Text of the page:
I was talking with our CEO John Roberts the other day and he brought up an interesting point/observation…that Salesforce.com has a lot of similarities to AOL. I have thought about it, and I think John has something here…
Both companies saw very rapid growth. Both companies were innovators when it came to the internet: AOL brought the internet to millions of homes, Salesforce.com brought CRM to the internet. AOL had Steve Case leading its charge, who I see as a kind of a champion of the internet age. Salesforce has Benioff – who I also see as outspoken when it comes to the web. Both companies gained momentum with a subscription model, and led the way for the concept to apply to not just online applications but all kinds of software. Oh, and both companies spent millions on marketing their online products with physical collateral – AOL sent a bazillion CDs (the best snail mail spammer of the 90s) while Salesforce sent out enough chocolate to give everyone in China a cavity.
But the one area where AOL and Salesforce.com are the most alike is the fact that both represent one thing: Lack of Customer Choice.
AOL was the original internet walled garden – you had to work within its user interface, only talk to other AOL members, use its IM client, and of course search the web only with AOL-sanctioned browsers, etc. Customers has little choice in the matter, or freedom once inside the garden.
Salesforce.com is no different, even if it preaches otherwise. Salesforce.com’s multi-tenant model offers very little choice in terms of changing the core product – the model is too monolithic to allow changes, or even to allow users to take their CRM system on site and off Salesforce’s servers. And if you do want some integrations or customizations, you are forced to use the proprietary tools Salesforce.com has created, and charges a pretty penny to use.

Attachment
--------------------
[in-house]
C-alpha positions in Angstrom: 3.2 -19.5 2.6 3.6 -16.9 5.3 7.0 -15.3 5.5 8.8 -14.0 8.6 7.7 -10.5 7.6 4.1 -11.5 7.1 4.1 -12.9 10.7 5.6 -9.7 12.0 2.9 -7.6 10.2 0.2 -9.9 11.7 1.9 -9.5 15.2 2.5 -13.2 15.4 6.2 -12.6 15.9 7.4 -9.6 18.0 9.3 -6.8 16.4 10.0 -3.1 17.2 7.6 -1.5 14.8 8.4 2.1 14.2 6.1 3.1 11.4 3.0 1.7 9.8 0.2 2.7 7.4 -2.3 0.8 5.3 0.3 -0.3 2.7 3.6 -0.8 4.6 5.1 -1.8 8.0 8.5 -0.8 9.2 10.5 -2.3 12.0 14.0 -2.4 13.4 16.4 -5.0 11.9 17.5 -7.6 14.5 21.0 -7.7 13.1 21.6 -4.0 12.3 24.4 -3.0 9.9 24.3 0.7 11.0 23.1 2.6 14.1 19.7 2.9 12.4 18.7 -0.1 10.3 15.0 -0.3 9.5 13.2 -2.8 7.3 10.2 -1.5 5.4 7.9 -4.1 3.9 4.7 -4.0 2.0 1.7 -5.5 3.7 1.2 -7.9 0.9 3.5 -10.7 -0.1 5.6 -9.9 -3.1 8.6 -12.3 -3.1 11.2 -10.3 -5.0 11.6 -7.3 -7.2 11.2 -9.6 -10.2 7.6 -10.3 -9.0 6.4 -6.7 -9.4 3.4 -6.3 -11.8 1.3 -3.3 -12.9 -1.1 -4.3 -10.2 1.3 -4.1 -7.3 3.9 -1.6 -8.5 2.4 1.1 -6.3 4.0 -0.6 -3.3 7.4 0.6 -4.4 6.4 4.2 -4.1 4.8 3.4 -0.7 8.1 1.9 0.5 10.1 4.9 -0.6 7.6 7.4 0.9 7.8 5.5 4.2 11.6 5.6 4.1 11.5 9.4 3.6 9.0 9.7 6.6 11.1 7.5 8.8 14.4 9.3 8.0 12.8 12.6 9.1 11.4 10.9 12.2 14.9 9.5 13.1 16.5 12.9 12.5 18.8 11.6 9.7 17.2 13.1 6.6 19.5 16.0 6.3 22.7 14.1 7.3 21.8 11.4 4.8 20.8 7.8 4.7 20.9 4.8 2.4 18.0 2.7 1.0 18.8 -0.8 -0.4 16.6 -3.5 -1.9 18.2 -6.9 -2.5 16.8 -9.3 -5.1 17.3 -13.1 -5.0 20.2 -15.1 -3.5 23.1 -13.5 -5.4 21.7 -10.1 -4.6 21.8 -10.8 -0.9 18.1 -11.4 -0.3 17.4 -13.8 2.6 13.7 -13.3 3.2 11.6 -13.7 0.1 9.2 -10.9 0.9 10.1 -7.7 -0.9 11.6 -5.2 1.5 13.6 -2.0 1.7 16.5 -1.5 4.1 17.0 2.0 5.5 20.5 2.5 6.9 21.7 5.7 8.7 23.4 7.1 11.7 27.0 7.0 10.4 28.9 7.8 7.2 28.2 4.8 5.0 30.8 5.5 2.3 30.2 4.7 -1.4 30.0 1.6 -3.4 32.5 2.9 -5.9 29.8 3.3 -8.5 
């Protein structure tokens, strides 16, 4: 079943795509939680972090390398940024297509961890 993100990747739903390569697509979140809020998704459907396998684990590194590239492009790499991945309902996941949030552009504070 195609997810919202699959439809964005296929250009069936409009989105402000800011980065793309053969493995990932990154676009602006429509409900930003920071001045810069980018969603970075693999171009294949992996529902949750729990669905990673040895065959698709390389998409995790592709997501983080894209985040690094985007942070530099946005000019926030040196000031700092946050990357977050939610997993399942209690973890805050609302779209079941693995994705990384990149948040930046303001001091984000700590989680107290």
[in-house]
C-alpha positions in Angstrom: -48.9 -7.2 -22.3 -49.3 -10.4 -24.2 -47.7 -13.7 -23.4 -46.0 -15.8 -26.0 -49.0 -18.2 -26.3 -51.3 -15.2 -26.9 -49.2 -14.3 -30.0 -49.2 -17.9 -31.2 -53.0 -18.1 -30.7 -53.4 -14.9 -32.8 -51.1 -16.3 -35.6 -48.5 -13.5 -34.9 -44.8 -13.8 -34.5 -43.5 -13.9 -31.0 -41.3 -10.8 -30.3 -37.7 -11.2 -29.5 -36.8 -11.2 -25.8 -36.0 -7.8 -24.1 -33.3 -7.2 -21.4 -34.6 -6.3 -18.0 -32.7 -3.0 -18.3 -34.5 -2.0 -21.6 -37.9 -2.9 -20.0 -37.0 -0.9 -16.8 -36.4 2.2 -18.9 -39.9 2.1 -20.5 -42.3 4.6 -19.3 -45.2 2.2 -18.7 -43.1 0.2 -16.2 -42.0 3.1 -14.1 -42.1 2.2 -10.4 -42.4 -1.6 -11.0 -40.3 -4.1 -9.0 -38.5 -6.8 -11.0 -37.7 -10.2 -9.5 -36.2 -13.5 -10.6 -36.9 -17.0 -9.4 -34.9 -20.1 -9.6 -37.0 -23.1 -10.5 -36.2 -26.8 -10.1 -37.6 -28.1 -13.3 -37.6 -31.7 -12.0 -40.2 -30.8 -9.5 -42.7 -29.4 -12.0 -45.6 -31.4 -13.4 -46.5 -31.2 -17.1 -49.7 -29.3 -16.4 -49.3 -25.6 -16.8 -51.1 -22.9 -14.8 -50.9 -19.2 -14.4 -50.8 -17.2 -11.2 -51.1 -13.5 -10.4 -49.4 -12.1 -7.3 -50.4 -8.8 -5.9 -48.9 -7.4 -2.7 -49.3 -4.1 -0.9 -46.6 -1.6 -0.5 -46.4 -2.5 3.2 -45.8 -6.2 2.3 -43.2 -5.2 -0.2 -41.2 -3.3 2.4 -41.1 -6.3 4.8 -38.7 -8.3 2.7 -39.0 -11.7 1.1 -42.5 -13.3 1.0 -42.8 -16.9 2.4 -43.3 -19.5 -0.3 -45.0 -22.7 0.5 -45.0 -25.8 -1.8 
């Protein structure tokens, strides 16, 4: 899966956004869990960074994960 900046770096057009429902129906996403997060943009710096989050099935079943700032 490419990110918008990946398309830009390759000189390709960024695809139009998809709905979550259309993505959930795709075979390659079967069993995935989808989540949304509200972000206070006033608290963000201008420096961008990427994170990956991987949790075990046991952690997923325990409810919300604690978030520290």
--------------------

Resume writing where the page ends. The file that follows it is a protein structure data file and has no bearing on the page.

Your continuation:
AOL never really hid its lock-in strategy. It seemed to me at he time that Case felt he was smarter than the world, and acted with abandon to lock people in to the AOL platform. Salesforce.com at least tries to play an “open ecosystem” game, citing numerous partners and AppExchange offerings. But we have seen that the partner program is really yet another form of lock-in for Salesforce – partners themselves are railroaded into using the Apex platform or else they are driven out of the program.
So, yeah, I agree with John that Salesforce.com has a lot of similarities to AOL. I am gonna think deeper on this, and blog some more in the near future about what these similarities can and might mean for Salesforce.com’s future…